Lonmin, slavery and normality
So I met some people who work in finance. Work hard, get some money and then get out. Maybe even before 45. Support your family. Etc. Then I read the story about Lonmin (London Mining, gettit?). And I thought, ‘but what would you be investing and trading in while you earn that money?’
If you missed the story – it’s all on the Guardian website. Platinum miners in South Africa go on strike, demanding a threefold increase in their £300-a-month wages. Bosses don’t want this to happen. Fight with some scabs and police leave 2 police and 8 other people dead. Later, police kill 34 and arrest 259.
In light of the tragedy, President Zuma declares national mourning (desperate to keep up his ratings?) and Lonmin in an unprecedented act of capitalist generosity give the strikers one more day to decide that they should give up and go back to work / get sacked. It’s a free world, guys!
Lonmin’s executive vice-president even mentioned the word ‘tragedy’ but was quick to add “we need to try to return to some kind of normality as we go through that healing process.” Normality – by which he means white men in offices exploiting black men working up to 14 hours a day to mine a strange and rare metal. What is this normality? Can we really return to that? Most years, according to figures presented here by George J. Paulos , (Editor/Publisher of the exciting sounding Freebuck.com, “a website devoted to wealth preservation and enhancement … using precious metals”) Platinum’s largest use is jewelry (2520 oz in 2001), slightly more than in catalytic converters (2360 oz in 2001). These are easily the two biggest uses for it. In order to obtain it in the tiny amounts that are available (Lonmin’s target for the year, a target they seem highly unlikely to achieve, is 750,000 ounces), Lonmin employs 35,000 people, who, if they were to distribute the work equally among themselves,would need to dig up 21 ounces each per annum . About 4/5ths of the platinum supply in the world is mined in South Africa. Most of the rest in Russia.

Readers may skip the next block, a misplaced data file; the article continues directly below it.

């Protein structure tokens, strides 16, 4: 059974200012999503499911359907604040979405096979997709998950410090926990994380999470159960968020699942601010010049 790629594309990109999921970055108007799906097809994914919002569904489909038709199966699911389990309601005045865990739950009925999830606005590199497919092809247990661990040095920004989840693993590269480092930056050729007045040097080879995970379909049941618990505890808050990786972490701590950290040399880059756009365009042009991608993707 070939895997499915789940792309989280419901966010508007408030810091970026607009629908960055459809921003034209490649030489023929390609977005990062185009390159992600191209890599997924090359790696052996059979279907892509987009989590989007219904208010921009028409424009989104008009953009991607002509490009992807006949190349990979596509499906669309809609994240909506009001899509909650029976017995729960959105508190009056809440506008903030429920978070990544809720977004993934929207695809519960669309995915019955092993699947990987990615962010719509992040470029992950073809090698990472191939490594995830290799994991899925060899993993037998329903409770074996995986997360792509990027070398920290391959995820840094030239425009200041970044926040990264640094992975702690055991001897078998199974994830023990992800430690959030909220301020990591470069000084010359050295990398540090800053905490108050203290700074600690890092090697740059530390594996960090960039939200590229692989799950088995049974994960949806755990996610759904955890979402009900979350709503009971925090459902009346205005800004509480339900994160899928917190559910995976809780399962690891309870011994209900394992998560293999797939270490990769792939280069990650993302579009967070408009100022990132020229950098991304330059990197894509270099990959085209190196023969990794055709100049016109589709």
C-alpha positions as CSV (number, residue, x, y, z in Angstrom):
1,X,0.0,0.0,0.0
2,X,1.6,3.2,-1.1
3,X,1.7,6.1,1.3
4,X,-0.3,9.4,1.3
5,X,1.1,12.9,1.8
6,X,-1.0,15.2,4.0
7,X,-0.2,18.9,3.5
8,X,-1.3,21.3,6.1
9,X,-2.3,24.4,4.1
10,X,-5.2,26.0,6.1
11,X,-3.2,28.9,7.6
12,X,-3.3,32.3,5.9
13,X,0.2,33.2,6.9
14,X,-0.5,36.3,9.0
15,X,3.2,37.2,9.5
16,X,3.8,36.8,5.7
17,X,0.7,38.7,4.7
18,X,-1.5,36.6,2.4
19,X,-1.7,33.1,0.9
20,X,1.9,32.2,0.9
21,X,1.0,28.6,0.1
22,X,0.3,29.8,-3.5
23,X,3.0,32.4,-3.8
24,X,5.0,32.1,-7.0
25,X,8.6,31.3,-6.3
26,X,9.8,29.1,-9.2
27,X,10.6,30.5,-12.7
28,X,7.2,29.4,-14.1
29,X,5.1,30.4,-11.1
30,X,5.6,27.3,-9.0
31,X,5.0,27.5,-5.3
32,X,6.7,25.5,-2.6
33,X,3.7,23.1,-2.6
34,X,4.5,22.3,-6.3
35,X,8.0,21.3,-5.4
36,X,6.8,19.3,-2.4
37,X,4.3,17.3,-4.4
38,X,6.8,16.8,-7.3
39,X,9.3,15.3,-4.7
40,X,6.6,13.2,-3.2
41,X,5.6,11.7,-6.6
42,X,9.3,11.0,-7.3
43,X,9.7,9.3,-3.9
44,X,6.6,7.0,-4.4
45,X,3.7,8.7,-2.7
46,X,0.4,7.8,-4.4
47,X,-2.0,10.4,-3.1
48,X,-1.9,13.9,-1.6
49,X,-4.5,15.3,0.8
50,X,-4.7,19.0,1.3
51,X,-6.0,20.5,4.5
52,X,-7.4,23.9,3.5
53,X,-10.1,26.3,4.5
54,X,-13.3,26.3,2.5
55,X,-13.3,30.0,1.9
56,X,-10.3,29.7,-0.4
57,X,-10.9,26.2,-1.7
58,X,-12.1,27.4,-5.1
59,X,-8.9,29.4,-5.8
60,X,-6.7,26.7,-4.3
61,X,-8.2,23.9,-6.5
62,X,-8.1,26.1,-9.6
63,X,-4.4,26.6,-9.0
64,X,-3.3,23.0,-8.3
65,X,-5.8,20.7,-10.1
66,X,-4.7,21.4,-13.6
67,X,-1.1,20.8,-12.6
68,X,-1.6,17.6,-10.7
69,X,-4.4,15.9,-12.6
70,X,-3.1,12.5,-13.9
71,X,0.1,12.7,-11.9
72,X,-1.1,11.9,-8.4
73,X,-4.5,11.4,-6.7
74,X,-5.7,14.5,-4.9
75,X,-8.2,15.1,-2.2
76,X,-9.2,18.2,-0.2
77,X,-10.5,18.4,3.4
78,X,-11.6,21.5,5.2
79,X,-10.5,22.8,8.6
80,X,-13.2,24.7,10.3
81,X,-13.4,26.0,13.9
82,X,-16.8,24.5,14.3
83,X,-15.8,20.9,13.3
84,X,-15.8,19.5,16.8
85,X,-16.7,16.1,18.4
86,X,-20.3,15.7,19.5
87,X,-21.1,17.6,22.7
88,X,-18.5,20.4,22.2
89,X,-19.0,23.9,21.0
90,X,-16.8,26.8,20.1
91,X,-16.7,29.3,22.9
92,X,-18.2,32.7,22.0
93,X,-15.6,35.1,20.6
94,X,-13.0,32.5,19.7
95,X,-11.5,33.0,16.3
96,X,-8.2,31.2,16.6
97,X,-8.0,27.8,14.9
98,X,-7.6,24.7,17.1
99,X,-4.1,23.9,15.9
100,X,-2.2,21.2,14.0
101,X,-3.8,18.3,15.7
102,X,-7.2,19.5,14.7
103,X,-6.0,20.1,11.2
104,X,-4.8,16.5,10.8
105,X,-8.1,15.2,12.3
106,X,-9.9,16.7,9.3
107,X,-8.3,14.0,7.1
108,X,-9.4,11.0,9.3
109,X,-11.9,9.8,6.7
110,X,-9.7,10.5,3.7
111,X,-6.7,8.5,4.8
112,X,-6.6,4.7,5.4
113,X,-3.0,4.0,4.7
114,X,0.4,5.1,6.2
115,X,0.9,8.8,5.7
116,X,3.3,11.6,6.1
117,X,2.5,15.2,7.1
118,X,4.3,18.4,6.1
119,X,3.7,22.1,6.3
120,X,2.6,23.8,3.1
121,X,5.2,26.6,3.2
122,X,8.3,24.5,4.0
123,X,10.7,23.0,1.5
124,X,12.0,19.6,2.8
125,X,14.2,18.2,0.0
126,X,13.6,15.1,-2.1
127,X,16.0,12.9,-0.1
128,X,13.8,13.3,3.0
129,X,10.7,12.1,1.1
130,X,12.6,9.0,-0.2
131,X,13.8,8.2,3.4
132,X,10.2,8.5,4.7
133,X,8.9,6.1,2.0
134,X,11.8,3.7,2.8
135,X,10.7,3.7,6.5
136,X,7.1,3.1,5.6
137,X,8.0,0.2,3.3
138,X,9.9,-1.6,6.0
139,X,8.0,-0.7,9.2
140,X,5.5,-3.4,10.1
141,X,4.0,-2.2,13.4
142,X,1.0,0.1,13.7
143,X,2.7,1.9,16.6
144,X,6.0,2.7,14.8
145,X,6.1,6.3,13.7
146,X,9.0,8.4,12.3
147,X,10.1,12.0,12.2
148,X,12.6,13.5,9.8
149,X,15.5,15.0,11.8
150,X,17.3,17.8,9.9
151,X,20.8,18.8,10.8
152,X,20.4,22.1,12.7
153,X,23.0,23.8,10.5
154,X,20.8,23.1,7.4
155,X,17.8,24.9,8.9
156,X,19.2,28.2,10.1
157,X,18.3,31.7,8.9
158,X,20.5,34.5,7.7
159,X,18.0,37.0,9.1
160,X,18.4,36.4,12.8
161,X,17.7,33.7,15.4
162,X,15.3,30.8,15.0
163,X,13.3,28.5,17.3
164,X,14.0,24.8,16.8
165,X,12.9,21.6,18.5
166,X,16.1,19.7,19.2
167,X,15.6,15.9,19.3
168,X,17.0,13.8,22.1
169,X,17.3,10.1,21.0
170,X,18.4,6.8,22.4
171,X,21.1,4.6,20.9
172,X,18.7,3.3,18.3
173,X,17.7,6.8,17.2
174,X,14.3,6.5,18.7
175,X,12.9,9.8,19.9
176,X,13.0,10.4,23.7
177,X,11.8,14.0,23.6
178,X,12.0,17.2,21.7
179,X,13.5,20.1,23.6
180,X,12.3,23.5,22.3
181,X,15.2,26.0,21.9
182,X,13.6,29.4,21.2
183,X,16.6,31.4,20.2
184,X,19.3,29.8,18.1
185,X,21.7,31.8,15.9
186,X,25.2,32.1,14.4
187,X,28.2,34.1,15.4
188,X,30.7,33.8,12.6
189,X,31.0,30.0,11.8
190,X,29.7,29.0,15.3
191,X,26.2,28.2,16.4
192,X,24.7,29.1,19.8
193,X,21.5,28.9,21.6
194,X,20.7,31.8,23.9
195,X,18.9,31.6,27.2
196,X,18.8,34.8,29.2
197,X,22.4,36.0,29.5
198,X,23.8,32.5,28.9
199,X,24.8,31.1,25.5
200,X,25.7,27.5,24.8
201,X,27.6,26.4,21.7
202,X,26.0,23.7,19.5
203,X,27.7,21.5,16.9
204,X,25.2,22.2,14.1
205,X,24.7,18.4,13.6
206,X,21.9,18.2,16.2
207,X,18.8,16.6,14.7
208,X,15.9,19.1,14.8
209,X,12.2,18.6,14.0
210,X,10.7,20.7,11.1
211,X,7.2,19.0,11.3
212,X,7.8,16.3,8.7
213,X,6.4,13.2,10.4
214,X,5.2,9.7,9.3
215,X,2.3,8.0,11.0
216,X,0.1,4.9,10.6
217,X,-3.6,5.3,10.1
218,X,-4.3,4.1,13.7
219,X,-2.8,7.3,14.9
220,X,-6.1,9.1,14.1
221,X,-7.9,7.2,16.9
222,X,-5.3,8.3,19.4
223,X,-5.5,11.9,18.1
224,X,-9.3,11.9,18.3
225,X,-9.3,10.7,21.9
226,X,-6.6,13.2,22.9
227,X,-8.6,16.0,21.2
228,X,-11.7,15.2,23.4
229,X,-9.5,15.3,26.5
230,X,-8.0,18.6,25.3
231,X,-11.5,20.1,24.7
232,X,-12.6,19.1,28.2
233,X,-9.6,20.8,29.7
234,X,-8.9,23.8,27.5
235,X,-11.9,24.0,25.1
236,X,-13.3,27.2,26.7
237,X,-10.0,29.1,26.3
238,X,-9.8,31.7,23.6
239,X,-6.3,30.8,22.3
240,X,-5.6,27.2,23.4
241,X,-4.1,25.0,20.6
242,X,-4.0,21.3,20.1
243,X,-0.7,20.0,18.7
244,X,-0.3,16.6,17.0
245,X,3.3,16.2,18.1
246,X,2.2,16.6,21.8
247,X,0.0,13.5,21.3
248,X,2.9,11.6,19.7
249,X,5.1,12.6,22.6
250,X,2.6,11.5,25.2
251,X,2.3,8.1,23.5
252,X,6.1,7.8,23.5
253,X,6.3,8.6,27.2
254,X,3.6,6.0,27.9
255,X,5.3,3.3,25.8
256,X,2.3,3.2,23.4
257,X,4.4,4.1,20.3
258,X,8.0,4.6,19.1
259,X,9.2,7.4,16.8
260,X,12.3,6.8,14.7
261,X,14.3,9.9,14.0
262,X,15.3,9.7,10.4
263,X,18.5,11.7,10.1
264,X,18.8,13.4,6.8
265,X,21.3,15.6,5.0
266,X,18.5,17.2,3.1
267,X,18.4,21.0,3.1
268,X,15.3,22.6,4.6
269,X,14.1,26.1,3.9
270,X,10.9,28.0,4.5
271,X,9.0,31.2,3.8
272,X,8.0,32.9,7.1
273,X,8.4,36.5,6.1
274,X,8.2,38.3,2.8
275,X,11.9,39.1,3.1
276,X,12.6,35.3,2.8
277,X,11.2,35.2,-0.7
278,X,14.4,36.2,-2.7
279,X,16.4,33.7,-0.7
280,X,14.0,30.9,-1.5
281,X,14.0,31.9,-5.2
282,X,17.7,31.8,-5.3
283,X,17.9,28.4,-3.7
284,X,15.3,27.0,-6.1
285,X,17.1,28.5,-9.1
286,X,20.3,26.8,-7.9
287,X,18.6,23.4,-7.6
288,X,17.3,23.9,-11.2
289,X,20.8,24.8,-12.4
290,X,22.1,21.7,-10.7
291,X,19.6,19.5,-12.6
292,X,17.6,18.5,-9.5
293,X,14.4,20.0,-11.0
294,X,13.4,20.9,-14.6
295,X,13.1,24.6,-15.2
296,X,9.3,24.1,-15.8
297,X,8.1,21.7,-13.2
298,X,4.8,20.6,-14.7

So this is the normality Lonmin want to return to. From The Guardian again, the words of Thembelani Khonto, 24:
“Lonmin treat us like dogs. When you’re underground, it’s like you’re a slave and they don’t know you. But on the surface people who don’t do anything in offices are earning more than us.”
Of course, if you try to do more than just whinge about it, this is what happens: a complication of the race-class divide. As KRS One noted in Apartheid times: “Black slave turned black cop is not logical / But very psychological, haven’t you heard? / It’s the black cops killing black kids in Johannesburg.”
So a test case for capitalism. Can we accept a system where Lonmin will not back down and give the workers a bit more money, reducing the salary of the “surface people” (Chief Exec Ian Farmer earned £1.2 million last year) to accommodate the extra expense? Where investors in platinum see the price of their investment shoot up the longer the strike continues.
Of course not. Will it change? er… um … well… Maybe Lonmin will see sense. Stalinists in – or expelled from – the ANC hope for the company to fold and the mine to be renationalised. Better working conditions, reinvest some of the profits in health and education and welfare. Make yourself president forever. Parts of South America might give you something like that. Or of course we could decide we’ve got enough cars and nicely made shiny things and leave the platinum in the ground. Work less and do more useful things – sustainable agriculture, renewable energy, art.
‘A 22-year-old woman, who did not wish to be named, had lost a loved one in the shooting. “He was shot in cold blood,” she said. “My tears have not dried; I cried all day. I’m worried about things like who’s going to feed the kids he left behind. No one is going to give the love to his children like their father.”‘
Come on, investors and traders, chief executives and executive vice-presidents, don’t you think these guys deserve a break?